I've always been a mama

My three siblings and three cousins. The youngest wasn't born yet. she was born when i was 11.

My three siblings and three cousins. The youngest wasn't born yet. she was born when i was 11.

If I'm going to continue telling my story, especially this next chapter of my life, I have to provide some context. 

I have no memory of being a kid without having another kid to care for.

When we moved from Seattle's hip Ravenna neighborhood to Redmond, Washington, I was five years old and my sister was around one years old. Big rosy cheeks and always smiling. 

My four cousins lived across the street in our new Redmond house. I lived in that house for eight years. 

In this photo, it's me, my brother Andy and Rick in the top row and then Tony (cuz), Alex (cuz), Laura (sister), and Danny (cuz). My youngest cousin, Sonya wasn't born yet and Alex was a baby so I must have been around 9 or 10 years old. 

I knew how to pin a cloth diaper without poking a squirming baby by the time I was six? Maybe seven years old?

Here's the eight kids. we grew up like siblings.

Here's the eight kids. we grew up like siblings.

I was that kind of kid that liked being responsible. I probably did too much.

I had three jobs by the time I was 10 years old: mowing the lawn even though it gave me allergies, subbing for my brother's paper route, and my real money-maker: babysitting. I started off at $1.50 per hour. I was like "wait, I can get paid to do this? Awesome."

By the time I was a teenager, I always a wad of twenties in the corner of my right dresser drawer. My parents would try to give me spending money and I'd shrug and pull out the wad. I loved making money. Not for the reasons that most people would think with our money-obsessed culture. I like what money represented. Freedom.

By the time I'm in my late twenties, I'd been in and out of serious relationships since I was a teenager. I'd helped raise six kids. I started working as a secretary in a law firm when I was only 17 years old. Those paralegals introduced me to the ways of the working woman.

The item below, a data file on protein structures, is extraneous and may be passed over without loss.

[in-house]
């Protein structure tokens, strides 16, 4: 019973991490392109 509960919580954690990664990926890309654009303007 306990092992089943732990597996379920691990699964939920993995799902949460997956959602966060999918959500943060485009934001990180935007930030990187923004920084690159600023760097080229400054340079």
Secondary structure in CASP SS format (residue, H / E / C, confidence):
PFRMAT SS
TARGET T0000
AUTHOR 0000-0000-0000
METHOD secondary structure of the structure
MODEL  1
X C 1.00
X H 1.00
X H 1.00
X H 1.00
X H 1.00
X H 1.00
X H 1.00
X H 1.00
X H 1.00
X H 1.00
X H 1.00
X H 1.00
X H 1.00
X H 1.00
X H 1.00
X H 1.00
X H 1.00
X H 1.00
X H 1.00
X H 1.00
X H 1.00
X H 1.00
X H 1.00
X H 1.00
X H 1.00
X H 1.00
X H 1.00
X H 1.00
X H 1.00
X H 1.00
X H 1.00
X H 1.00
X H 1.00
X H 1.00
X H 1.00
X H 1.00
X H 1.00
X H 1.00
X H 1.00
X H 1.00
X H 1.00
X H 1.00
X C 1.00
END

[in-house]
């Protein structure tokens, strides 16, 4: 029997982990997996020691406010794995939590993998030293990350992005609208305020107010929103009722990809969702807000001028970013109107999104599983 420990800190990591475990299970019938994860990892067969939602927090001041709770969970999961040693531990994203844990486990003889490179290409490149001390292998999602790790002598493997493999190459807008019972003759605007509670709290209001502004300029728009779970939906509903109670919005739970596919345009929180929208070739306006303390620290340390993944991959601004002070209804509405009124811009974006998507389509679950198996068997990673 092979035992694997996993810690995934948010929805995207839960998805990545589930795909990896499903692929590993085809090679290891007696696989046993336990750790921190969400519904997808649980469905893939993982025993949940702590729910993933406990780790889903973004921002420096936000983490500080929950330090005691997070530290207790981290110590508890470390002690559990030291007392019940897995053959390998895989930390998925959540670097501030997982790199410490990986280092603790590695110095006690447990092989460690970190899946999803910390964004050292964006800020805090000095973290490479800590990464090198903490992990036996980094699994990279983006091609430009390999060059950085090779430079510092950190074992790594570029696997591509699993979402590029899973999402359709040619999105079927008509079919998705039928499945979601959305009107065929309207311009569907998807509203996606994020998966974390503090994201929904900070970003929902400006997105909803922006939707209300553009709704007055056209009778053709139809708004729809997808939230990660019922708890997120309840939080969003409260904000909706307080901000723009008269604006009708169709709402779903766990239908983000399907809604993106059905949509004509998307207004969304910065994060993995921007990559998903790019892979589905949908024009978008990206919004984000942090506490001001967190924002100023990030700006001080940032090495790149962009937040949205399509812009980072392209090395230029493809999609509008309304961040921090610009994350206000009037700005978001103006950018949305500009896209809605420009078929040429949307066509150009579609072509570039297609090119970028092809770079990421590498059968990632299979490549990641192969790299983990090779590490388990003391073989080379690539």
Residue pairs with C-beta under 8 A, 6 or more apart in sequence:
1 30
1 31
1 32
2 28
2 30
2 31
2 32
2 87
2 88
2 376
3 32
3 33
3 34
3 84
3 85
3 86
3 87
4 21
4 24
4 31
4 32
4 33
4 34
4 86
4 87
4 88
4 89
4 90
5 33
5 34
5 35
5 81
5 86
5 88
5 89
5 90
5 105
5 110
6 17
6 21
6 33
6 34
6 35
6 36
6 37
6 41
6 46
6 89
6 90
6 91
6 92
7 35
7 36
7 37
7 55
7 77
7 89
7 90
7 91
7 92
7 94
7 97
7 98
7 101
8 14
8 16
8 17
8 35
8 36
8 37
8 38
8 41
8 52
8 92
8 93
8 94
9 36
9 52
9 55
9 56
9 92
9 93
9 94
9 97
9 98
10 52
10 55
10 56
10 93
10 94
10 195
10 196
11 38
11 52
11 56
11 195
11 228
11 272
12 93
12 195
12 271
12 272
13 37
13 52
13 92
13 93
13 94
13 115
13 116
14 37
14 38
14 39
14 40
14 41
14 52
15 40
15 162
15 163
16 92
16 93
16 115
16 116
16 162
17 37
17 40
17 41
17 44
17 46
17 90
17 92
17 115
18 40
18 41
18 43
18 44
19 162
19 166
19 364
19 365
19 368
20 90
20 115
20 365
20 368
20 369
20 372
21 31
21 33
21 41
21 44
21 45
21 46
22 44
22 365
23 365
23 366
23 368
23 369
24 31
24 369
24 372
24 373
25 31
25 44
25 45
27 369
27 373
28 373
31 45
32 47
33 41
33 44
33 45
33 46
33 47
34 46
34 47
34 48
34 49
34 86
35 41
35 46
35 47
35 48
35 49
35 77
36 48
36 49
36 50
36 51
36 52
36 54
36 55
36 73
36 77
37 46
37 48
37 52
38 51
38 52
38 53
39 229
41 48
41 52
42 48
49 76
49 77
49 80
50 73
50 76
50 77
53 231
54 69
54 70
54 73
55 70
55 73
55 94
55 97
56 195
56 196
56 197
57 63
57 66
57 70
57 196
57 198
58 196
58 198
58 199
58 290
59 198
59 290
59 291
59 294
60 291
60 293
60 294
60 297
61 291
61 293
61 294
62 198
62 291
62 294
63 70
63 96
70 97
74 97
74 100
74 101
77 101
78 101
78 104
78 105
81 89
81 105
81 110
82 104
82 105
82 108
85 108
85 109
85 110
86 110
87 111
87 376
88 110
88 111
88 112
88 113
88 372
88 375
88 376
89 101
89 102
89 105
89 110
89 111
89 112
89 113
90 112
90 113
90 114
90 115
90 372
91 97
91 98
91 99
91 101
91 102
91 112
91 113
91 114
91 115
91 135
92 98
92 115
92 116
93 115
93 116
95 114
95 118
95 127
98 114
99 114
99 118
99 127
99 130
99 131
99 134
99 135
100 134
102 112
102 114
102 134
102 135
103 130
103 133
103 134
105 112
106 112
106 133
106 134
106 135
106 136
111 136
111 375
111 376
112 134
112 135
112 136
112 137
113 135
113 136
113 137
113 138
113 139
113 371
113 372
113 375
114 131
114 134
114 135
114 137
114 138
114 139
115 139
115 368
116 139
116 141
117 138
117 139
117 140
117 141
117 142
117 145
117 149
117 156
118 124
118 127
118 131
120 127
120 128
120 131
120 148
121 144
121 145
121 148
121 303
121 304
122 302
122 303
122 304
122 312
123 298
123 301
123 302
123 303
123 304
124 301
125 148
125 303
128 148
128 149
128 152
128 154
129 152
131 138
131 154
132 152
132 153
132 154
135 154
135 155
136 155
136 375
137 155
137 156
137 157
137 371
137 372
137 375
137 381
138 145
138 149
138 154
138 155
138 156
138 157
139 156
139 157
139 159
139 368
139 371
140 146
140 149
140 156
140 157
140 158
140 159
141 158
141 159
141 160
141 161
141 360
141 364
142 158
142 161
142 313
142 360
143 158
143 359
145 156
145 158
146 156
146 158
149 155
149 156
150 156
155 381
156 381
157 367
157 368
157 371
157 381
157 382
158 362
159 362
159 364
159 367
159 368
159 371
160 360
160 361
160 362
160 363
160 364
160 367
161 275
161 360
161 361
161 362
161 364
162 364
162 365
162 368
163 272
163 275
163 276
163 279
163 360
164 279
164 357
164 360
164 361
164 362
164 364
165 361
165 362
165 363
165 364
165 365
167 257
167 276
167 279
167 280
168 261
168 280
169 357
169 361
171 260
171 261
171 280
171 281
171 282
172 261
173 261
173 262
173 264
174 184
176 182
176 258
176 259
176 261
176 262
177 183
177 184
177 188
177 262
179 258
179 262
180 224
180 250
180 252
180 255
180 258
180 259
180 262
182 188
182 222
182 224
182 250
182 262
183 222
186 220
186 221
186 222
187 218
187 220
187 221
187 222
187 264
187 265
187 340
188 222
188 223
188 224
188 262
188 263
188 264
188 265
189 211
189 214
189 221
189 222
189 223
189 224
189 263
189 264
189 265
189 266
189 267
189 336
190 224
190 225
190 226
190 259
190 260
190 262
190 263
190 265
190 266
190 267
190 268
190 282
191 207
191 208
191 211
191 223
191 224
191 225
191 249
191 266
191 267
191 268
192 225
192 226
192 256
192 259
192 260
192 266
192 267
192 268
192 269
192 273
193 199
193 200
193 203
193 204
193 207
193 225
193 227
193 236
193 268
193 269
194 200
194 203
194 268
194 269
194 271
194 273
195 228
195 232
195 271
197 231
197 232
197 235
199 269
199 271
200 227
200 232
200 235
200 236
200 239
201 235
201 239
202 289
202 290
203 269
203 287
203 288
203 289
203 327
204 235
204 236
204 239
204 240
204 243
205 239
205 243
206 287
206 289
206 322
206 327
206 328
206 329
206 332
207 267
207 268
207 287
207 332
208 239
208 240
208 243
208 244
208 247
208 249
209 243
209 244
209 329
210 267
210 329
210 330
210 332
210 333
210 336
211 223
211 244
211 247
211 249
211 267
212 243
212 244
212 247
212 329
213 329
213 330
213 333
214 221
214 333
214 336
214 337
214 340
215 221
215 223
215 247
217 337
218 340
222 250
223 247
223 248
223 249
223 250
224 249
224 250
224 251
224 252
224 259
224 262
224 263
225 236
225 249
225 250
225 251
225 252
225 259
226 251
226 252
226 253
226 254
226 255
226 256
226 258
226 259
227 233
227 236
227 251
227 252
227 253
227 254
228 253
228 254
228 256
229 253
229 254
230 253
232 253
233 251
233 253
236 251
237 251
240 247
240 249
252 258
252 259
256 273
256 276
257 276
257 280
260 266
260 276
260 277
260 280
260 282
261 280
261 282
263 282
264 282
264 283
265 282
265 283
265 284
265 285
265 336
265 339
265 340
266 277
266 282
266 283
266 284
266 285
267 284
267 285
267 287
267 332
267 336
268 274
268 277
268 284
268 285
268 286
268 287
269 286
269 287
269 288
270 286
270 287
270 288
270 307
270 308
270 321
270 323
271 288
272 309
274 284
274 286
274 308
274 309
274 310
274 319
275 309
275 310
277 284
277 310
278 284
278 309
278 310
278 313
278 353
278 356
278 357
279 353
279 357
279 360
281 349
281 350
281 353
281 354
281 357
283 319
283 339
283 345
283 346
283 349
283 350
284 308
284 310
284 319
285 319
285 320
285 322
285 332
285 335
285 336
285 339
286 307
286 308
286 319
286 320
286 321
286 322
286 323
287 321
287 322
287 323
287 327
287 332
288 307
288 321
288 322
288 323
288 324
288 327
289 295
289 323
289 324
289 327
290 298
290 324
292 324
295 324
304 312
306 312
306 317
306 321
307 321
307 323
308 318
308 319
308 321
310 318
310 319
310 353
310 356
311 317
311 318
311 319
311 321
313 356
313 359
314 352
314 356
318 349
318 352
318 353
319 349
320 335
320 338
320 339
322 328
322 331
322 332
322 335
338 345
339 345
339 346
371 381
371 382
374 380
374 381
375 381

I love exploring other worlds. I find it so odd that people are struggling so badly right now with connecting people who are different. That's literally my favorite thing to do in the whole world: talk to people that were raised different, or think different, or pray different.

It's so fascinating to hear about their customs, what they like to eat, why they adopt a certain way of dressing, what they name their kids.

Wait, how in the hell did I go from a photo from my childhood to this?

There is a way to tie this all together.

The need to explore and see the world and meet interesting people has always been stronger than the desire to settle down and have a family.

That doesn't mean that I didn't think I *would* settle down with a family. 

I had so many conflicting feelings that I was never honest with myself about. I felt like our culture, especially my Jewish Spanish roots, insisted that I become a wife and mother - otherwise there was something wrong with me. Or, I must be missing something.

I really did feel that way deep down! 

It didn't help that men would often react with disbelief or suspicion when I shared my unique views. 

And this is what drives me bananas: is it really THAT hard to believe that some women would want a different lifestyle than the nuclear family? I know people get it now. 

But when I was in my late twenties in the late 1990s, it still felt shameful.

Instead of letting anything develop into something sweet by my late twenties, I would sabotage. Sometimes consciously, sometimes unconsciously. 

It wasn't cool. I'm not proud of it. I pride myself on being an honest, forthright person. I was a emotionally clueless for so long. I messed a lot of shit up. It's hard to face. But face it, I must.

Anyway, before I share my Man Eating Years, I needed to share the perspective of a little girl who didn't want Option A and had no template for Option B. 

So I made one up. Some of it was off the rails. Some of it was fucking rockstar. And a lot of it is mortifying, pathetic and sad.

But that's my life. I promised you the ugly bits along with the pretty ones.

I'm just getting started.

Much love,
Jules

PHOTO #12. This post is part of a series celebrating my life before I lost four organs to three cancers in 2014. It is an “online memorial” honoring the person I was, in the hopes that I can make peace with the disabled person I’ve become. Every day for 30 days until my birthday, I will challenge myself to write a post inspired by the photo I’m sharing. I will not plan the topic or write ahead of time. I will merely look at the photo and write whatever it inspires. Thanks for reading! #julesfor30 #happyrebirth